Recently the New Hampshire Senate Committee on Energy and Natural Resources amended Senate bill 99, placing a moratorium on new wind electricity generation projects for one year. That's a nice start, but it doesn't go quite far enough. What's needed is a repeal of the New Hampshire renewable portfolio standard mandate. Why? Because ratepayers are being forced to buy extremely expensive electricity when cheaper alternatives are available.
"Some breathing room is what everybody is asking for, and a chance to have an independent study of the SEC and its processes and to perhaps recommend ways it could become more efficient, more sensitive to the voices of the people most impacted," Tuthill said. "You can back off take a year, and see what's happening."
However, some members wanted to see the program repealed, including House Republican Alliance co-chair Rep Pam Tucker, R-Greenland. ...Over the past two years, the House voted to repeal RGGI, while the Senate wanted to modify the program. Two years ago, the bill died when the Senate failed to override former Gov. John Lynch's veto.
Opponents of Wind Farms and of Northern Pass are backing an effort to explicitly require the state's Site Evaluation Committee to consider effects on view sheds, home values, opinions of town governments and other factors, when permitting new energy projects.
After a long day of testimony, Senator Bradley introduced an amendment that stripped the language having to do with transmission lines out of the bill and replaced it with a one year moratorium only on new wind farms. The bill would create a committee to study and recommend updates to the siting rules for wind farms.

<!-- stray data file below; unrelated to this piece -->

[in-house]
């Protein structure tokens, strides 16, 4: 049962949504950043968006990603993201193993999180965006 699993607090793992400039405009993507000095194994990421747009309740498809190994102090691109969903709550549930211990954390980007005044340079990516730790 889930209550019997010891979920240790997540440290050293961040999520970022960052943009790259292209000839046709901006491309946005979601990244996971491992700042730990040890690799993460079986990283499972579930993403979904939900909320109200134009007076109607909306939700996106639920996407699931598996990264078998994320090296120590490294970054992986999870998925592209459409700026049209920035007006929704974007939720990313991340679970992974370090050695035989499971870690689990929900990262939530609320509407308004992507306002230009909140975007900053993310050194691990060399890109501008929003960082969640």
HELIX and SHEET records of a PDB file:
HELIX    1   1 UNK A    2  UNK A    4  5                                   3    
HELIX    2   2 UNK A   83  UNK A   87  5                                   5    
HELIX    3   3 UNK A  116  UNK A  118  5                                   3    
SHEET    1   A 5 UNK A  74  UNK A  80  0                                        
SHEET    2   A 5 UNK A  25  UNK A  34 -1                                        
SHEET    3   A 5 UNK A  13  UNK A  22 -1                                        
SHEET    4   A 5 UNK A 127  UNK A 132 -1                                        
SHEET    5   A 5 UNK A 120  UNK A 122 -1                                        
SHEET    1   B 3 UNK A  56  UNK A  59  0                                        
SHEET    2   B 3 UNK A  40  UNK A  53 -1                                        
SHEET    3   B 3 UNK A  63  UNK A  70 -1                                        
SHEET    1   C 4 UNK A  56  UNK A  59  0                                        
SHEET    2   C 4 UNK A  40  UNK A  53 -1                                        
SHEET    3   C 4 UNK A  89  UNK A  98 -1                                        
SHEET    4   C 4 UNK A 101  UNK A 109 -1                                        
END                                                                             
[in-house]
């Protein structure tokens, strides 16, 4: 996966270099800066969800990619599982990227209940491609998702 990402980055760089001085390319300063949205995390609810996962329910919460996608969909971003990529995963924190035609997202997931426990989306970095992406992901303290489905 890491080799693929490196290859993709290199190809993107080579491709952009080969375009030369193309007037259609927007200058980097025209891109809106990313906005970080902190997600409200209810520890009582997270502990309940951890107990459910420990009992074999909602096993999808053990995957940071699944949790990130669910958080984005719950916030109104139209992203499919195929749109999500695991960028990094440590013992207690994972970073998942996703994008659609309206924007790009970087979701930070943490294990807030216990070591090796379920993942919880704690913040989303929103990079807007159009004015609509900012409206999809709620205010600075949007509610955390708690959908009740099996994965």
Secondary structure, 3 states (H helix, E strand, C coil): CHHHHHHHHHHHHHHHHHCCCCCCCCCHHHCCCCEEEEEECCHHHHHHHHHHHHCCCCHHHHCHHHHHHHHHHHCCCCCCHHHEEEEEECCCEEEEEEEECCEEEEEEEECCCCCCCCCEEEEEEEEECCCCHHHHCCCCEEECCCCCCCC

With project proposals popping up with increased frequency, supporters of the idea said a step back would be a thoughtful move. "This is not about thumbs up or thumbs down on any specific project, it's looking at the process by which we approve them," said Sen. Andy Sanborn, R-Bedford.
"Iberdrola Renewables knows where the community now stands, from the official voting records in the three towns. In November, Iberdrola stated at three separate meetings in three separate towns that they would not proceed if the townspeople were not in favor of their project. Will they live up to their words and respect the people's voice?"
By a vote of 25-22, voters approved Article 29, which would require all wind energy facilities that may come to be located in the town to post security in the form of cash or bond, prior to initiating construction, in order to cover the costs of removing all of the facility upon ceasing operations.
The zoning board in January also amended its variance to allow for the three turbines. The zoning board had originally approved four turbines at up to 400 feet and a fifth turbine at 500 feet. In January, the zoning board approved three 500-foot turbines.
The incumbent selectman was ousted and a wind farm project got the thumbs down from voters Tuesday. Almost 60 percent, of the registered voters turned out. An article asking voters "to advise the Selectmen to REJECT the proposed Wild Meadow Wind Project" passed 334 to 190.